This article was originally posted and written by Katherine Jewell on www.teachingushistory.co on March 4, 2018.
In an April 9, 2017, article in Salon, Martin Harris explored the potential implications of the rise of social reading and story creation. He proposed, “Our stories are going social and, as new platform technologies remake the reading experience into something increasingly interactive, we now must ask what we’re giving up in the bargain.”
With crowdsourcing of books and other social interactions regarding reading changing the creation of stories, the “quiet empathy of solitary styles,” he explains, could disappear. Social networks and the ever-present possibility of sharing over a text could reshape the reading experience fundamentally, with other audiences or connections always present.
Harris raises this cautionary tale that points to issues that also arise in the college classroom. I am not alone among my colleagues to remark upon students’ difficulty with engaging with long texts. Without any strong evidence base we nevertheless speculate about whether social media platforms are creating different expectations for textual engagement, perhaps even weakening students’ abilities to concentrate in solitude over long, technical readings.
But social reading may also present possibilities for the college classroom. By catering to how students are accustomed to engaging over texts, social reading has the potential to identify areas of student confusion; help students prepare more effectively for class; learn how to read textbooks, dissect primary sources, and identify arguments; and create engaged online spaces. In this post, the first of two, after reviewing a few tools that are available, I’ll explore how I’ve been using social reading in my online survey. In the next, I’ll discuss my use of social reading in an in-person elective.
Social reading could be performed using any number of existing tools. File-sharing in real time via Google Docs or Dropbox would allow multiple students to read and comment on (or edit) a document simultaneously. Uploading a pdf with an attached discussion would allow students to engage with the text and others as they read, with students submitting questions for discussion in class. Crowdsourced tools such as Padlet enable students to share their own links, images, documents, and summaries and comment, enabling for conversation over documents and images in multiple ways.
In my own courses, I’ve used the Padlet method above, particularly to facilitate informal conversations about books read. (I’ve had students “cast” with modern actors the characters and historical figures of various memoirs and historical novels we’ve read). It provides students with a familiar-feeling space to engage over texts that are sometimes hard to parse or connect to their own lives.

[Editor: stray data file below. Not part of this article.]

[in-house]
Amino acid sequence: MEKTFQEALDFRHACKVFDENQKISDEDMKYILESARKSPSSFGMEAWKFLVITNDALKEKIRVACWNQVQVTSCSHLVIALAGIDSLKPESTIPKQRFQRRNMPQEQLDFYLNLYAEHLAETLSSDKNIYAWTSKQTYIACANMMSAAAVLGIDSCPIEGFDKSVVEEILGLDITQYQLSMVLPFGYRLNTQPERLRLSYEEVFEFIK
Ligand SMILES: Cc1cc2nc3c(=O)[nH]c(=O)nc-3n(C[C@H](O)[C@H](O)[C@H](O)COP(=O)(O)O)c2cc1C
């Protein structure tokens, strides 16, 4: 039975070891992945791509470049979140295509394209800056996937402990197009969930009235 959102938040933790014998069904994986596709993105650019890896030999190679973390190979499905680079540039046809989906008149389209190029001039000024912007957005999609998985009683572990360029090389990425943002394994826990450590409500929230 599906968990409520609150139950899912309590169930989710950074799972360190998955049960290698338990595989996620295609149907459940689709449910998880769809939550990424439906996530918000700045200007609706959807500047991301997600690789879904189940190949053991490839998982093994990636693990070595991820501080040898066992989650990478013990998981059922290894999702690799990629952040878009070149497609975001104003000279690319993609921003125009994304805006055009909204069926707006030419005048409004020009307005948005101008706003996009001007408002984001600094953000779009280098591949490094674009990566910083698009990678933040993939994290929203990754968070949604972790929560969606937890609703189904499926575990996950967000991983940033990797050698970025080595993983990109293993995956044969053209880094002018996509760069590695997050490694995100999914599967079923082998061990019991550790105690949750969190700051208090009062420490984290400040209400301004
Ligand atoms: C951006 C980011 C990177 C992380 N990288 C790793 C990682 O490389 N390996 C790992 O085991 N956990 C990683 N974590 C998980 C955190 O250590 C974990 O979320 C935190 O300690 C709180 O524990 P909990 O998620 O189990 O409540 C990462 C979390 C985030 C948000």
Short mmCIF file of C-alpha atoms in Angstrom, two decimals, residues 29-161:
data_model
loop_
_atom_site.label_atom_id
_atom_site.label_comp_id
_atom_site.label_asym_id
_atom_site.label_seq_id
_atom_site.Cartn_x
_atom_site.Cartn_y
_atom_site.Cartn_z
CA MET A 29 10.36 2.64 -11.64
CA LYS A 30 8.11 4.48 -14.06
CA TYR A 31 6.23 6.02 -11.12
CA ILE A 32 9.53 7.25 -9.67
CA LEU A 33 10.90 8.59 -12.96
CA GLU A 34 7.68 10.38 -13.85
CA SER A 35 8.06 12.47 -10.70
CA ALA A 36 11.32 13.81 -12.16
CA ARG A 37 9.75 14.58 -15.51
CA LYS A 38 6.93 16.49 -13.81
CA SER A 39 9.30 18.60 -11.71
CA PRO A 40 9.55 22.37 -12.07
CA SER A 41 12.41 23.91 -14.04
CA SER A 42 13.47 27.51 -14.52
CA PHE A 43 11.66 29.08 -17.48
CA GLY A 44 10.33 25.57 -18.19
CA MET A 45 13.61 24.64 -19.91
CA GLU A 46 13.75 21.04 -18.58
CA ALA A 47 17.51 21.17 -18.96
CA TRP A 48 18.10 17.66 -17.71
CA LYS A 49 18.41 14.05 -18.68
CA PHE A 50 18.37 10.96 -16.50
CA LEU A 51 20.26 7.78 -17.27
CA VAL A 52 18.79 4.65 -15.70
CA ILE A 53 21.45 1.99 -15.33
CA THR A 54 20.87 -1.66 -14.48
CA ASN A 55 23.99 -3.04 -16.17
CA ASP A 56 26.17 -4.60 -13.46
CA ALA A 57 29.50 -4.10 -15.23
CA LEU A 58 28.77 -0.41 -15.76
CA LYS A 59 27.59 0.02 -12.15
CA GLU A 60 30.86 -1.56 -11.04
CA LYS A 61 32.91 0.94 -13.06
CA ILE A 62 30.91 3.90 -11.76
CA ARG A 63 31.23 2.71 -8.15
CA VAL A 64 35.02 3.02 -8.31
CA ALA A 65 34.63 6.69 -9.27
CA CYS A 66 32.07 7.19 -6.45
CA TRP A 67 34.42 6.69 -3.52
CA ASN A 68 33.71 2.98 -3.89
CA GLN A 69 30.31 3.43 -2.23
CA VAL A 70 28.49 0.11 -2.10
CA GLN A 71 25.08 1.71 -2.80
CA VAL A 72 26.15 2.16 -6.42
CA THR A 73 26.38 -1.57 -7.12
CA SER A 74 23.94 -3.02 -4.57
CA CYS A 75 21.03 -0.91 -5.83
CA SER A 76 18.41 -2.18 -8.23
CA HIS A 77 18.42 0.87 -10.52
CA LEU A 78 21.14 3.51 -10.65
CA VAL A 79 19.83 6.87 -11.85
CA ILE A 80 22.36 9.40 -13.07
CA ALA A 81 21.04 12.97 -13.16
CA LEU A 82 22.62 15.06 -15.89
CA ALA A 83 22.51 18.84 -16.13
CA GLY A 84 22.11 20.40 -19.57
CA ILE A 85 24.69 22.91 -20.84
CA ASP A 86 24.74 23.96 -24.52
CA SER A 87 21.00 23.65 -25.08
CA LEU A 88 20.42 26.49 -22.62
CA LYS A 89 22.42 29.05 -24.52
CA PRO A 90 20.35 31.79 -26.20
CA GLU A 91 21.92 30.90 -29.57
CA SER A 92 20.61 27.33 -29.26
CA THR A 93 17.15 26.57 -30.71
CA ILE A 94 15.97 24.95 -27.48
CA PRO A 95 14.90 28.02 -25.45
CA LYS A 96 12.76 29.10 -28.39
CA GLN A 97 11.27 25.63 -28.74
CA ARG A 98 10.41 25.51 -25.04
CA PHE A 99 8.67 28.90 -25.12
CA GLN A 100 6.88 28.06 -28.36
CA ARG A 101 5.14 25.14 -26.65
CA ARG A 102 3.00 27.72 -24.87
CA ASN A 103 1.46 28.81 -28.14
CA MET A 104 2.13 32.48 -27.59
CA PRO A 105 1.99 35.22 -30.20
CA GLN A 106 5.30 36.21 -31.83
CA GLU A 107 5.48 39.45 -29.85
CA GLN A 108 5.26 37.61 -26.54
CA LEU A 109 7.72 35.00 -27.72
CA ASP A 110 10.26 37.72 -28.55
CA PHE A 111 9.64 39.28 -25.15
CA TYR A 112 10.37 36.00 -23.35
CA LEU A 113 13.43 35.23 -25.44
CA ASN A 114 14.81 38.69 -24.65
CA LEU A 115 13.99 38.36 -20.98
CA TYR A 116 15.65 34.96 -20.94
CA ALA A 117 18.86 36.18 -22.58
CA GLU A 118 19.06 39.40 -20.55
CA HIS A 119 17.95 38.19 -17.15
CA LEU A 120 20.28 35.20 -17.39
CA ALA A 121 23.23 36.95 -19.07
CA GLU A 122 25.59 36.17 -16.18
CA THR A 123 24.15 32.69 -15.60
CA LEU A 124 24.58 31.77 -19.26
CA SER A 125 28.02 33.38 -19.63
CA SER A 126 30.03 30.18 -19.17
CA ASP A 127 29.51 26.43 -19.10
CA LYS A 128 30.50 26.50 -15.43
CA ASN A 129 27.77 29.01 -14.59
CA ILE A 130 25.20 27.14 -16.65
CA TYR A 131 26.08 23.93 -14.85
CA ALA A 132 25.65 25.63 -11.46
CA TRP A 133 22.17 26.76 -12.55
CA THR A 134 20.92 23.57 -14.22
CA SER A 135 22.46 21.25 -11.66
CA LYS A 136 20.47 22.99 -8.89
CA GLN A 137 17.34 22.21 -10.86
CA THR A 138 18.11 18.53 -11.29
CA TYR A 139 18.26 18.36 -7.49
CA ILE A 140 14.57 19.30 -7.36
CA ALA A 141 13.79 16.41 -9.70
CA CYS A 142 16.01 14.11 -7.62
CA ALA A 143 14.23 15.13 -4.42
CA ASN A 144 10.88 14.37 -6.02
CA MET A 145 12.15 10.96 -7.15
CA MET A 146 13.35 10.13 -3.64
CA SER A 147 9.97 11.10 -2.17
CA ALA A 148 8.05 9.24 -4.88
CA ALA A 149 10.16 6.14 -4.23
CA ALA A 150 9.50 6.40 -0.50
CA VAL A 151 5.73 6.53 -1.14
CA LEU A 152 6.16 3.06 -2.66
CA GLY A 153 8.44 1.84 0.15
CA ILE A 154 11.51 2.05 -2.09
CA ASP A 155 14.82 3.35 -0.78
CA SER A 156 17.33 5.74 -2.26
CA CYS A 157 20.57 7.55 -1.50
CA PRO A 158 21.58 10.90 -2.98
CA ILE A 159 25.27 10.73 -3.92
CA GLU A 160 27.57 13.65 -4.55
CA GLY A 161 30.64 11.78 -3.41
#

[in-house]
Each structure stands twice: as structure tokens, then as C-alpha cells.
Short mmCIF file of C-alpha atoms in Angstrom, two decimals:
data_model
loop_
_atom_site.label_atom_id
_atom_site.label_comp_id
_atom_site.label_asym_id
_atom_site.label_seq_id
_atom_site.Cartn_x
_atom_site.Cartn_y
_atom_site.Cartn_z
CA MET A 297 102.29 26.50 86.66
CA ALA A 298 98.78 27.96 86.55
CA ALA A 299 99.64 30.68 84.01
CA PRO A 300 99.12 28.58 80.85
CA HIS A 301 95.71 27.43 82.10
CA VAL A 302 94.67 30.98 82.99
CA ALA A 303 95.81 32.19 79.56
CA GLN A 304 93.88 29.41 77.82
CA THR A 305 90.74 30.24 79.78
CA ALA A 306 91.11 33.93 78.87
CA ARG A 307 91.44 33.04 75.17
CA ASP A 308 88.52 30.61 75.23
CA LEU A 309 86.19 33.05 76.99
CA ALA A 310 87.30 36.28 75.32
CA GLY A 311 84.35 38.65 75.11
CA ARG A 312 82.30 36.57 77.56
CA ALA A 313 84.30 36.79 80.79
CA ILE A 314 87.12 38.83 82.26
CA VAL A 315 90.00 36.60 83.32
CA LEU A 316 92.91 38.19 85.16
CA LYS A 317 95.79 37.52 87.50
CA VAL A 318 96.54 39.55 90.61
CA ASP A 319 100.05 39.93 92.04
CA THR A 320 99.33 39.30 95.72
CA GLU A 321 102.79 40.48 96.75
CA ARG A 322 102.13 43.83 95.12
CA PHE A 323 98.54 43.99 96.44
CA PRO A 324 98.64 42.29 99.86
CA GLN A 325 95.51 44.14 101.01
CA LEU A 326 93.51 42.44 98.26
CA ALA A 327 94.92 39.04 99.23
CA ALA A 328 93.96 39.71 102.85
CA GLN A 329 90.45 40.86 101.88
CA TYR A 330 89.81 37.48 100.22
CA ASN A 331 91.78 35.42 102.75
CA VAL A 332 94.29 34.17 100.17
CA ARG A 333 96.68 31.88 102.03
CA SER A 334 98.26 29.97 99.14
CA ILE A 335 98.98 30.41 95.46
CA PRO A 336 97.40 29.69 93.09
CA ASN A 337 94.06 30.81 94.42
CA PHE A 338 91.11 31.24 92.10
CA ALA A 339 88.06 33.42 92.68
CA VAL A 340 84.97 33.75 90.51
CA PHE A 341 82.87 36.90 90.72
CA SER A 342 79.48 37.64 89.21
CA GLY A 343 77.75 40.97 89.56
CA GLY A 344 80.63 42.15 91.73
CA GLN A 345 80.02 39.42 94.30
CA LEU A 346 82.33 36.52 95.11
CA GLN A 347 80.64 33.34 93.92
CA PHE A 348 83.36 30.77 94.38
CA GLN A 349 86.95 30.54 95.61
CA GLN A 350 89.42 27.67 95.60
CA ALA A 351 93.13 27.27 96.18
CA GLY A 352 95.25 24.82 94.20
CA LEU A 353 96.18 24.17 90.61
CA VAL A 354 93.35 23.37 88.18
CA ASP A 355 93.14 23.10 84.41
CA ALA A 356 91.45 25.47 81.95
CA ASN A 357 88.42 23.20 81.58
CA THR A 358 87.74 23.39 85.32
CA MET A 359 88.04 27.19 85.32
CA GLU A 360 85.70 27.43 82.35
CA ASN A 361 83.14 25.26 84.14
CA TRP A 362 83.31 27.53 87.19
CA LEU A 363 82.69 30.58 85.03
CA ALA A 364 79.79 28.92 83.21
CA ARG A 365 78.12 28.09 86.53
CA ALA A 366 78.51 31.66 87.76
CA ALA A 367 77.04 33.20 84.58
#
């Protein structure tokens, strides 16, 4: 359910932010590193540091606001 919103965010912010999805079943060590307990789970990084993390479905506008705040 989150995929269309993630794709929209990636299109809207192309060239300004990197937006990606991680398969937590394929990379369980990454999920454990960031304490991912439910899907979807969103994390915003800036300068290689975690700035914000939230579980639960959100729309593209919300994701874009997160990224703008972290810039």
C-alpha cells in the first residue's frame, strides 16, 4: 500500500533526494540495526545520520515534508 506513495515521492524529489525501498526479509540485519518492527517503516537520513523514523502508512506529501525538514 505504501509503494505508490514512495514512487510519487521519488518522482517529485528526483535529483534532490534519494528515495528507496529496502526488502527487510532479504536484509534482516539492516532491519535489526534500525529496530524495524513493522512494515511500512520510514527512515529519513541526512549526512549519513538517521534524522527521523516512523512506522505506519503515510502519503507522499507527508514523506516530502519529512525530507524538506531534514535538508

Most recently, I’ve been using the tool Perusall in my online and in-person classes. Perusall allows students to converse over a text in the side bar, ask questions (and upvote questions and useful answers). Unlike the other tools, it also provides useful algorithms and rubric-based auto grading to assess the quality and quantity of student contributions.
In my online US survey class, I went through the textbook and insert discussion questions to have students put the events into their own words. I’ve also incorporated short Bedford Document collections to help students read and analyze primary sources and create historical analysis. I’ve been gratified to be able to have this glimpse into how students are processing these historical questions. I am still trying to figure out how to identify particular areas of confusion that might not come though their questioning while also allowing space for students to figure out the information in their own words, informally. But the algorithms for evaluation have been useful in assessing student understanding, and I see the potential for the tool to not only replicate the in-person classroom, but also better identify student learning and improvement.
In the online survey, I see the social reading area as a stand-in for the in-person classroom. They receive information (the lecture/textbook), and discussion questions to help them process the information. They then apply their knowledge to primary source discussions. For longer, formal assessments, I ask reflective and thematic questions to tie the information they looked at across chapters. They also write a creative paper that uses three documents from the various readers to construct a narrative of change over time about some aspect of American life. I’m still reflecting on how I can craft these assignments to take best advantage of the social reading platform and connect to the conversations had there — that’s the next step!
Be sure to check out Part II of Katherine's post, Social Reading and Identifying the Argument (Part II of II).